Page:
“No Victor, only Doom”: Josh Trank’s Fantastic Four

fantasticfourA cursory browse of the Internet suggests that the new Fantastic Four may as well be one of the worst films ever made: an Adam Sandleresque score on Low Hanging Fruit, unusually harsh user rating on the Internet Males Database, and widely reported tales of production woes and public handwringing, as though somehow humanity’s worst crime was to deliver a superhero film that failed to please its precious audience. Yet such is the power of the stunted fanboys and clickbait movie “journalists” fueling discussion of popular cinema in 2015: a depressing forum in which a perceived unsatisfactory Marvel film must be analyzed like the coming of the cultural holocaust, rather than simply being ignored for the unremarkable—and completely familiar—corporate bowel movement that it is. Continue reading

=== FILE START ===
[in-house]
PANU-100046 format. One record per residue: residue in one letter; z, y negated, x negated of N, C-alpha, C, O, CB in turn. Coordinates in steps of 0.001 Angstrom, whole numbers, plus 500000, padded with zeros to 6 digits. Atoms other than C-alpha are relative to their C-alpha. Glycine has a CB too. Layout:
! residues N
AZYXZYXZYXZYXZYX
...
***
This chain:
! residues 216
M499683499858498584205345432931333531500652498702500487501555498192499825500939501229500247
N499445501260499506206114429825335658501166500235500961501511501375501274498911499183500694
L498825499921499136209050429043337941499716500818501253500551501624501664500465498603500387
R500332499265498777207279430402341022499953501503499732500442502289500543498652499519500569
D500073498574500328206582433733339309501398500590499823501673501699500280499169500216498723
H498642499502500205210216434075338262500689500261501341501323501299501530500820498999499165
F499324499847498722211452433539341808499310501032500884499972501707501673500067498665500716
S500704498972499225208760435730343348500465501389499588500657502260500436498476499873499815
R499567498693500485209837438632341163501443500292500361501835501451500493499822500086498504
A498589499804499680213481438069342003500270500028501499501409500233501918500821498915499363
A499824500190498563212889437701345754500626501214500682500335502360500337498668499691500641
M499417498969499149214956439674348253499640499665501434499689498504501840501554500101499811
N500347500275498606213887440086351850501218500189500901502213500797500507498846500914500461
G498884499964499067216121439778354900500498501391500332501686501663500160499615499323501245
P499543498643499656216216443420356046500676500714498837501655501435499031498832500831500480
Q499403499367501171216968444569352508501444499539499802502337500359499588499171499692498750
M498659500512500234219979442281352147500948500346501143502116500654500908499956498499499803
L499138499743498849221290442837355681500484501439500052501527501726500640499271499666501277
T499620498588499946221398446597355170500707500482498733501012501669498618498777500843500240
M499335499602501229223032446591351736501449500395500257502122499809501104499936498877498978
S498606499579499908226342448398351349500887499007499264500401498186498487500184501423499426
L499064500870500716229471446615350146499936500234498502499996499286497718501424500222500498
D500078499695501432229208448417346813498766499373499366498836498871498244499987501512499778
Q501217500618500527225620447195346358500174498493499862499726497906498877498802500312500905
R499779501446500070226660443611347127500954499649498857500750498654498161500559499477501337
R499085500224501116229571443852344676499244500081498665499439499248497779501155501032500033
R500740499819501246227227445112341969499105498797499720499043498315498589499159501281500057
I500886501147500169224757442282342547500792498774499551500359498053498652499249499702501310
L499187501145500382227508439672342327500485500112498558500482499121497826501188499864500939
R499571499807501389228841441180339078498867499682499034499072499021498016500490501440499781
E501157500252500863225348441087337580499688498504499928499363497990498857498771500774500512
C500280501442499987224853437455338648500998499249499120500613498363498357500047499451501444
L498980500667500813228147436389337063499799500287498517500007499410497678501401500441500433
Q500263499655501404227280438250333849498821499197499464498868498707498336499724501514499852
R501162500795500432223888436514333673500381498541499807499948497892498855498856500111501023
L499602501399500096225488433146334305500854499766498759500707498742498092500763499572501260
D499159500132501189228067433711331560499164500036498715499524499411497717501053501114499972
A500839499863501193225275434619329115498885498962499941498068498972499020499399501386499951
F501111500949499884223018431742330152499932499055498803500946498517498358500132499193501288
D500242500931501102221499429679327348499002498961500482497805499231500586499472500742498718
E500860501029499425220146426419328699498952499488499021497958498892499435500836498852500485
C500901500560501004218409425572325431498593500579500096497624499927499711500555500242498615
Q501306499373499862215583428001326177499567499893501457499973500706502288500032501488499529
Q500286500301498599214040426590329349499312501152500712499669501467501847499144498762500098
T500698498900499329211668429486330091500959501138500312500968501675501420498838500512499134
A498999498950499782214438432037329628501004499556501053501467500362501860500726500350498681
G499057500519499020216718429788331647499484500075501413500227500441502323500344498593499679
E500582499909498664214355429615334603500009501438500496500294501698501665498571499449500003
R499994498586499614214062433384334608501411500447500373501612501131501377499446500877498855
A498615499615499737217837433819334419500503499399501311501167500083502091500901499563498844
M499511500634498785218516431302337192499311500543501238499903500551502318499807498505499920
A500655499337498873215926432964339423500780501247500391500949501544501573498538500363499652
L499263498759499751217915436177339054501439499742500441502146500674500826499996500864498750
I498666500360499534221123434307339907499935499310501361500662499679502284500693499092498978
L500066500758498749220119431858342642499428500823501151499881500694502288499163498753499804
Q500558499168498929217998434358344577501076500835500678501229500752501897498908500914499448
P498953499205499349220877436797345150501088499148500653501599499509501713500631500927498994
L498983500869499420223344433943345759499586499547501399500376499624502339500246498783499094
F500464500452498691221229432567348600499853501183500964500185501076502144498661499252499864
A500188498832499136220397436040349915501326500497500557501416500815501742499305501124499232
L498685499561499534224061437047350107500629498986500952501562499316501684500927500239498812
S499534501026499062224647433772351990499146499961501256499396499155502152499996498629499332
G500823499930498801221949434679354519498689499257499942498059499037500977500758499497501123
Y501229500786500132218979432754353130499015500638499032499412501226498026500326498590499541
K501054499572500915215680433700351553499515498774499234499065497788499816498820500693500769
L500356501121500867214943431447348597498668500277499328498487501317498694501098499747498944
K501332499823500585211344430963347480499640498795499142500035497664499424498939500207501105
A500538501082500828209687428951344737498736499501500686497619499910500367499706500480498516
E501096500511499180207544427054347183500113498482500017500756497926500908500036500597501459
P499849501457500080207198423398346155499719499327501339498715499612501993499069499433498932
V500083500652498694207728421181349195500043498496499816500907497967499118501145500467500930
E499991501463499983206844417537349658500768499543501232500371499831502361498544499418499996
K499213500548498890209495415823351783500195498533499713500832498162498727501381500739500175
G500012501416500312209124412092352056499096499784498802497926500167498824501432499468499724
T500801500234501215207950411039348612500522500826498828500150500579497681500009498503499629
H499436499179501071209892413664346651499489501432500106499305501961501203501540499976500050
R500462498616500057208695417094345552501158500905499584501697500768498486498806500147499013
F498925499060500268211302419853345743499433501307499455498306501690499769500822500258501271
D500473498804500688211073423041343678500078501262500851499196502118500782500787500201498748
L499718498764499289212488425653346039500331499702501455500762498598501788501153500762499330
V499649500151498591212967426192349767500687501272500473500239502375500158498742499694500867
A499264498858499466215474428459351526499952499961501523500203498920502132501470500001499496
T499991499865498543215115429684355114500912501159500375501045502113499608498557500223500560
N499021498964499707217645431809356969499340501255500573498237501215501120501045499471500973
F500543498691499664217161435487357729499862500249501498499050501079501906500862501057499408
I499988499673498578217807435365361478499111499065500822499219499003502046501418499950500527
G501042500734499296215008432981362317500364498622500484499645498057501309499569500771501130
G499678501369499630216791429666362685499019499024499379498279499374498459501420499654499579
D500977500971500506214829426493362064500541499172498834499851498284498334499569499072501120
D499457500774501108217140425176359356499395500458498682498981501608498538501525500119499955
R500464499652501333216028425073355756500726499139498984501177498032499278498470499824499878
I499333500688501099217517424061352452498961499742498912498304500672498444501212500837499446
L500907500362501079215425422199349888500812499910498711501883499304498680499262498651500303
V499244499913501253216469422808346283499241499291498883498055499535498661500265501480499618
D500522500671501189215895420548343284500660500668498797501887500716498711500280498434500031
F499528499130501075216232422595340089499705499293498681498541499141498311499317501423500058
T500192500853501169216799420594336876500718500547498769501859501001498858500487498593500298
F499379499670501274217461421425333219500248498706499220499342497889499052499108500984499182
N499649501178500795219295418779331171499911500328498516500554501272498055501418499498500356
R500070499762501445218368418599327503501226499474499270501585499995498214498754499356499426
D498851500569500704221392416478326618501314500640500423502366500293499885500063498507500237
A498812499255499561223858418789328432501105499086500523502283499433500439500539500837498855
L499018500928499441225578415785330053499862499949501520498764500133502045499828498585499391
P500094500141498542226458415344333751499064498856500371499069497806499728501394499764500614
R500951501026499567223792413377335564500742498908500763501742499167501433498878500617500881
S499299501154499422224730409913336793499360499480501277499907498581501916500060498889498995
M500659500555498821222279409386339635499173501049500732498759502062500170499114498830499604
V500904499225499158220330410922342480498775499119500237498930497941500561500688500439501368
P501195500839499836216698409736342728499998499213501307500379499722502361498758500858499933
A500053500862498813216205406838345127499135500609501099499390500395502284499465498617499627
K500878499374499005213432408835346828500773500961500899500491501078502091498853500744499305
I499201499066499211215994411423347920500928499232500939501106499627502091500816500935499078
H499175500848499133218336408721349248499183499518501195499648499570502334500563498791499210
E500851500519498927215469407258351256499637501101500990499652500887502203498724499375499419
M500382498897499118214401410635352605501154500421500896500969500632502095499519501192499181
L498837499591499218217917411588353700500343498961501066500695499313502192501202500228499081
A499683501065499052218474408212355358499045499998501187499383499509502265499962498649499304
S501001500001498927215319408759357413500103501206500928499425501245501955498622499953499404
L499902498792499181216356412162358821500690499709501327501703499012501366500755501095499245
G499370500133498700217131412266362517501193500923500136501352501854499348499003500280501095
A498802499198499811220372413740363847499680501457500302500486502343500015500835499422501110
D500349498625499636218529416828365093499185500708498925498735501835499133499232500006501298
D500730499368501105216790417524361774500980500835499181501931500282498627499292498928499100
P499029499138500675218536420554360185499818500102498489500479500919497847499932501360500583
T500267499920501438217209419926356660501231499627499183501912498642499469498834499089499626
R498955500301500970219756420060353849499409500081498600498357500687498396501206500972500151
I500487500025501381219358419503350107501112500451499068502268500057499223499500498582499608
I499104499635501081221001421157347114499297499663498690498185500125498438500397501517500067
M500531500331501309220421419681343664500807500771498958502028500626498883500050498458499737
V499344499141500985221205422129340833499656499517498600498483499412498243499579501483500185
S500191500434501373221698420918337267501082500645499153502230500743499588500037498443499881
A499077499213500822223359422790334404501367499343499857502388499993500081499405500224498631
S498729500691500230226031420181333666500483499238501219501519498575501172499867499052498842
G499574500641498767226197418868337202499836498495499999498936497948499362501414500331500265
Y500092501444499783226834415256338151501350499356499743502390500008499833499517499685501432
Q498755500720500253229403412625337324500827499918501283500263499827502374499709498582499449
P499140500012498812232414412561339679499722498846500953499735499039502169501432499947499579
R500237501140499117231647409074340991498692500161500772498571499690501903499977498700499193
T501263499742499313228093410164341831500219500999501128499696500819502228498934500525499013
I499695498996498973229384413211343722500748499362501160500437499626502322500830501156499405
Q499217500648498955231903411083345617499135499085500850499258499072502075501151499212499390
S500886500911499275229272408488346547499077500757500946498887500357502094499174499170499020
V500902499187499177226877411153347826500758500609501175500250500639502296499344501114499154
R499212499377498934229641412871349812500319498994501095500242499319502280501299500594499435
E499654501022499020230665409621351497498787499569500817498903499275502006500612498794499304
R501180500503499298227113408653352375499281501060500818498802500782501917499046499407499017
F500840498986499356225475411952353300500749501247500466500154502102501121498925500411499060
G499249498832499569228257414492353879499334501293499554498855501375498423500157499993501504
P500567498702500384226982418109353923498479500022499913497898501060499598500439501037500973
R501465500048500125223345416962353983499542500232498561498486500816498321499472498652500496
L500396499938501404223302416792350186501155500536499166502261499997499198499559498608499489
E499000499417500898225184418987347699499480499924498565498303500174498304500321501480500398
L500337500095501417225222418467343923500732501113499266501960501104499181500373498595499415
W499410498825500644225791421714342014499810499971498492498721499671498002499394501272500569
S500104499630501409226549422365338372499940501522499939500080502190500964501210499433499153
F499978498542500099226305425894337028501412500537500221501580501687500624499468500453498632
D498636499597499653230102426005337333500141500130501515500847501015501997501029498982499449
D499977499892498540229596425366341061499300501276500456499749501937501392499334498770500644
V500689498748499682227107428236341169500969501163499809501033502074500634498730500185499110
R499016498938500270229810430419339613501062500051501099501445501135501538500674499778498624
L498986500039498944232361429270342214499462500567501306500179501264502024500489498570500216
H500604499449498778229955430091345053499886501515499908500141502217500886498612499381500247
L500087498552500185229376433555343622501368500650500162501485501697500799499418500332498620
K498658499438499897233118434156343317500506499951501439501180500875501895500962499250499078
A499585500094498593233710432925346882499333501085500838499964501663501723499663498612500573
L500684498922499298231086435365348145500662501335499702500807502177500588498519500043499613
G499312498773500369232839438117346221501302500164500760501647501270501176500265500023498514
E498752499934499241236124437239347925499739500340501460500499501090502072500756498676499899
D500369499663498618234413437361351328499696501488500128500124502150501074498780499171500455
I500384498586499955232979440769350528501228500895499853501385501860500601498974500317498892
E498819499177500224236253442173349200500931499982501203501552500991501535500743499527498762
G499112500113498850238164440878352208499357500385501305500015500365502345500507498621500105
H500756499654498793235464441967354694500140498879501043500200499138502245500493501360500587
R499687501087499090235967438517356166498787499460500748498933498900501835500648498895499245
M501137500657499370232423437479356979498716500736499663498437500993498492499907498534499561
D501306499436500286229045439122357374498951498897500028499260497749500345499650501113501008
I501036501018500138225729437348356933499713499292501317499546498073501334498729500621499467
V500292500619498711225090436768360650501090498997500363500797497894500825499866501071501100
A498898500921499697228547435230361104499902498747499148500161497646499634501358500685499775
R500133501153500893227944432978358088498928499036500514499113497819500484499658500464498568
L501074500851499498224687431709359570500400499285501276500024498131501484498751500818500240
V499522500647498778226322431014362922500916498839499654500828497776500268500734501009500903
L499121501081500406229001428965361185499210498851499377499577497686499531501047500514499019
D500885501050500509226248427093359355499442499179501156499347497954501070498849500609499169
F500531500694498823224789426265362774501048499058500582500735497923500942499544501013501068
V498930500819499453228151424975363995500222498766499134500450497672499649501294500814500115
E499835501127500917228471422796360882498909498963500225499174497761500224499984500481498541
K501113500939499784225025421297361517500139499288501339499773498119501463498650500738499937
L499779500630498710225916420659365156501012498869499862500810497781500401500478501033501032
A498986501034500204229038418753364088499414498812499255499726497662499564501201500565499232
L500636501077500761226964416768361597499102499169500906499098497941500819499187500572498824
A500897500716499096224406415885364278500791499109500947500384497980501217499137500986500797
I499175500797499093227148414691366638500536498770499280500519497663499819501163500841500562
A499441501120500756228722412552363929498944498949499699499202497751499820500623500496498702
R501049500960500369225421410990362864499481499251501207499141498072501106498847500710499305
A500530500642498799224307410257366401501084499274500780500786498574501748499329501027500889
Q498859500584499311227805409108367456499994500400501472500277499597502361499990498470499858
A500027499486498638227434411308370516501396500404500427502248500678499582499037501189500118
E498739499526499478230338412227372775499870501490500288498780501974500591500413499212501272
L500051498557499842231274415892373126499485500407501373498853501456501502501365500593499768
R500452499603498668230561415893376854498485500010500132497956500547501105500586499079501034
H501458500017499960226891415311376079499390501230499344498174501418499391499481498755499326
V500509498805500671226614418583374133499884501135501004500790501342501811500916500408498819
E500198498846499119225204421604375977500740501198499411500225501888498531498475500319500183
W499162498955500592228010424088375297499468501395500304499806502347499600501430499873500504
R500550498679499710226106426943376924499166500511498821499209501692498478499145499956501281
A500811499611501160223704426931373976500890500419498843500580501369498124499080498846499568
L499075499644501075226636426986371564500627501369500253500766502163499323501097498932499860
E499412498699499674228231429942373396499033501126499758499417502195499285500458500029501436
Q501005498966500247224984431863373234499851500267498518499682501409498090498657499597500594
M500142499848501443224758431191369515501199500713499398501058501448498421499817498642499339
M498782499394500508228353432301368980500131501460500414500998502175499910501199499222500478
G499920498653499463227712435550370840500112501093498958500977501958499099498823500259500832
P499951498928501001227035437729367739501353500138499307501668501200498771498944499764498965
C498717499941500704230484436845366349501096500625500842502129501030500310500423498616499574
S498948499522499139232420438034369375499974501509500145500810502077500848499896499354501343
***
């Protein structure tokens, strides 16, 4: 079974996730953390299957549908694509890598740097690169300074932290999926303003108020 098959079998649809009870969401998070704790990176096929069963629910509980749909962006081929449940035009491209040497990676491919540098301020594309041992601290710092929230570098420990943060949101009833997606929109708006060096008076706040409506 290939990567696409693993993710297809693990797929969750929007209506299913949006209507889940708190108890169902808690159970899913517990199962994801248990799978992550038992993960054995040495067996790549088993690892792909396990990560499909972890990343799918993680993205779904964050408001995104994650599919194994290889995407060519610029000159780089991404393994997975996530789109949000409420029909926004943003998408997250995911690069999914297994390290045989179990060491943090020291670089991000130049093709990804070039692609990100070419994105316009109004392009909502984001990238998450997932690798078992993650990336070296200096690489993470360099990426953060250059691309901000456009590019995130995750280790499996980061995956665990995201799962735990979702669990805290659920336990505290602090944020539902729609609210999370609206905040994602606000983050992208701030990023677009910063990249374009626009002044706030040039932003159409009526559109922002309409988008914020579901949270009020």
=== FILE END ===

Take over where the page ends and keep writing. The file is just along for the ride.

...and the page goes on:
Method and Madness: The Dueling Brandos of Listen to Me Marlon and Lost Soul

brandodigitalWas latter-day Marlon Brando the corpulent madman of myth, or a visionary genius who’d already moved on to the next level of movie acting? While the perception of the 20th century’s most famous actor as a paycheck-cashing recluse in his later years endures in the public consciousness, two recent documentaries cast a different light on the unraveling of the man who revolutionized cinema performance—and in turn expose a method to his supposed madness. Continue reading